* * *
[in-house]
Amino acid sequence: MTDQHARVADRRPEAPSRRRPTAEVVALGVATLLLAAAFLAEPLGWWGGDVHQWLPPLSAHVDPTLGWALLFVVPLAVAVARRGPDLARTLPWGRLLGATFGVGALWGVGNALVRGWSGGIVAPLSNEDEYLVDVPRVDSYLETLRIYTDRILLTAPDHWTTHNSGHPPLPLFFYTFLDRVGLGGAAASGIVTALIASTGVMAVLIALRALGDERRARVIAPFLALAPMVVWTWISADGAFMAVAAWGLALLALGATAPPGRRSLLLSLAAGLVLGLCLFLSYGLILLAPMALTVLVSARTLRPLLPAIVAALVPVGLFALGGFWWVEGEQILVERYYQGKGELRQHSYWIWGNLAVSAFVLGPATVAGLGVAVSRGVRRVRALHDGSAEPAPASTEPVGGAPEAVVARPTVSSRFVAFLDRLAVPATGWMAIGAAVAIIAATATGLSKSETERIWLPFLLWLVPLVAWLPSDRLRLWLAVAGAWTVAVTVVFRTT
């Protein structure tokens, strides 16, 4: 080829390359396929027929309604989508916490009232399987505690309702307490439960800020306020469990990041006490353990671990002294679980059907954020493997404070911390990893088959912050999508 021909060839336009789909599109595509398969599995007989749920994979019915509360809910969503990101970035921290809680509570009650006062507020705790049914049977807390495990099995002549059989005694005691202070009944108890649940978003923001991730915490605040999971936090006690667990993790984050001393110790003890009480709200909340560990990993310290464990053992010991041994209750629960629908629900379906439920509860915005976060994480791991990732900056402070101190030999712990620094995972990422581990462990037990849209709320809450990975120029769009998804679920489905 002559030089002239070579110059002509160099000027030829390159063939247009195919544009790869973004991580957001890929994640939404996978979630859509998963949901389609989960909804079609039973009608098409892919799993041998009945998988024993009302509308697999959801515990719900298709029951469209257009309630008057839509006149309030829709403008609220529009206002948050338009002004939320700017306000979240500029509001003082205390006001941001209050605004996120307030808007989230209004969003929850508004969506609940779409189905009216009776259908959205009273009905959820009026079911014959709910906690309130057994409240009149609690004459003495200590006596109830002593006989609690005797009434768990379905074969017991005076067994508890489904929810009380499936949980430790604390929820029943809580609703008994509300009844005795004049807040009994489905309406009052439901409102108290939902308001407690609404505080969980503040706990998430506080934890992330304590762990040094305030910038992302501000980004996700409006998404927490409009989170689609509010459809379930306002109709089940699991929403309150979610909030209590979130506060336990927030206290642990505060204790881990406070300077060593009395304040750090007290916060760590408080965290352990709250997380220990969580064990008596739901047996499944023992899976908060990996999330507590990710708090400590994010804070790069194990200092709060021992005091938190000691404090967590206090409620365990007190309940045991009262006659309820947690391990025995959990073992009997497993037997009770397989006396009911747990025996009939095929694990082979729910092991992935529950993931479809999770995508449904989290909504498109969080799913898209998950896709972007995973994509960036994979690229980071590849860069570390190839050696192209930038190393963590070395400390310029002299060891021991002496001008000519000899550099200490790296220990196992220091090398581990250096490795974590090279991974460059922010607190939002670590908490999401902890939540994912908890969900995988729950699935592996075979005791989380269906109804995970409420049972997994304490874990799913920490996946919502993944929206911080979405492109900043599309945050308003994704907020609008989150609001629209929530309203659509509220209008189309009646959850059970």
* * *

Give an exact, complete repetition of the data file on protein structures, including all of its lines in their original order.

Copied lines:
[in-house]
Amino acid sequence: MTDQHARVADRRPEAPSRRRPTAEVVALGVATLLLAAAFLAEPLGWWGGDVHQWLPPLSAHVDPTLGWALLFVVPLAVAVARRGPDLARTLPWGRLLGATFGVGALWGVGNALVRGWSGGIVAPLSNEDEYLVDVPRVDSYLETLRIYTDRILLTAPDHWTTHNSGHPPLPLFFYTFLDRVGLGGAAASGIVTALIASTGVMAVLIALRALGDERRARVIAPFLALAPMVVWTWISADGAFMAVAAWGLALLALGATAPPGRRSLLLSLAAGLVLGLCLFLSYGLILLAPMALTVLVSARTLRPLLPAIVAALVPVGLFALGGFWWVEGEQILVERYYQGKGELRQHSYWIWGNLAVSAFVLGPATVAGLGVAVSRGVRRVRALHDGSAEPAPASTEPVGGAPEAVVARPTVSSRFVAFLDRLAVPATGWMAIGAAVAIIAATATGLSKSETERIWLPFLLWLVPLVAWLPSDRLRLWLAVAGAWTVAVTVVFRTT
């Protein structure tokens, strides 16, 4: 080829390359396929027929309604989508916490009232399987505690309702307490439960800020306020469990990041006490353990671990002294679980059907954020493997404070911390990893088959912050999508 021909060839336009789909599109595509398969599995007989749920994979019915509360809910969503990101970035921290809680509570009650006062507020705790049914049977807390495990099995002549059989005694005691202070009944108890649940978003923001991730915490605040999971936090006690667990993790984050001393110790003890009480709200909340560990990993310290464990053992010991041994209750629960629908629900379906439920509860915005976060994480791991990732900056402070101190030999712990620094995972990422581990462990037990849209709320809450990975120029769009998804679920489905 002559030089002239070579110059002509160099000027030829390159063939247009195919544009790869973004991580957001890929994640939404996978979630859509998963949901389609989960909804079609039973009608098409892919799993041998009945998988024993009302509308697999959801515990719900298709029951469209257009309630008057839509006149309030829709403008609220529009206002948050338009002004939320700017306000979240500029509001003082205390006001941001209050605004996120307030808007989230209004969003929850508004969506609940779409189905009216009776259908959205009273009905959820009026079911014959709910906690309130057994409240009149609690004459003495200590006596109830002593006989609690005797009434768990379905074969017991005076067994508890489904929810009380499936949980430790604390929820029943809580609703008994509300009844005795004049807040009994489905309406009052439901409102108290939902308001407690609404505080969980503040706990998430506080934890992330304590762990040094305030910038992302501000980004996700409006998404927490409009989170689609509010459809379930306002109709089940699991929403309150979610909030209590979130506060336990927030206290642990505060204790881990406070300077060593009395304040750090007290916060760590408080965290352990709250997380220990969580064990008596739901047996499944023992899976908060990996999330507590990710708090400590994010804070790069194990200092709060021992005091938190000691404090967590206090409620365990007190309940045991009262006659309820947690391990025995959990073992009997497993037997009770397989006396009911747990025996009939095929694990082979729910092991992935529950993931479809999770995508449904989290909504498109969080799913898209998950896709972007995973994509960036994979690229980071590849860069570390190839050696192209930038190393963590070395400390310029002299060891021991002496001008000519000899550099200490790296220990196992220091090398581990250096490795974590090279991974460059922010607190939002670590908490999401902890939540994912908890969900995988729950699935592996075979005791989380269906109804995970409420049972997994304490874990799913920490996946919502993944929206911080979405492109900043599309945050308003994704907020609008989150609001629209929530309203659509509220209008189309009646959850059970």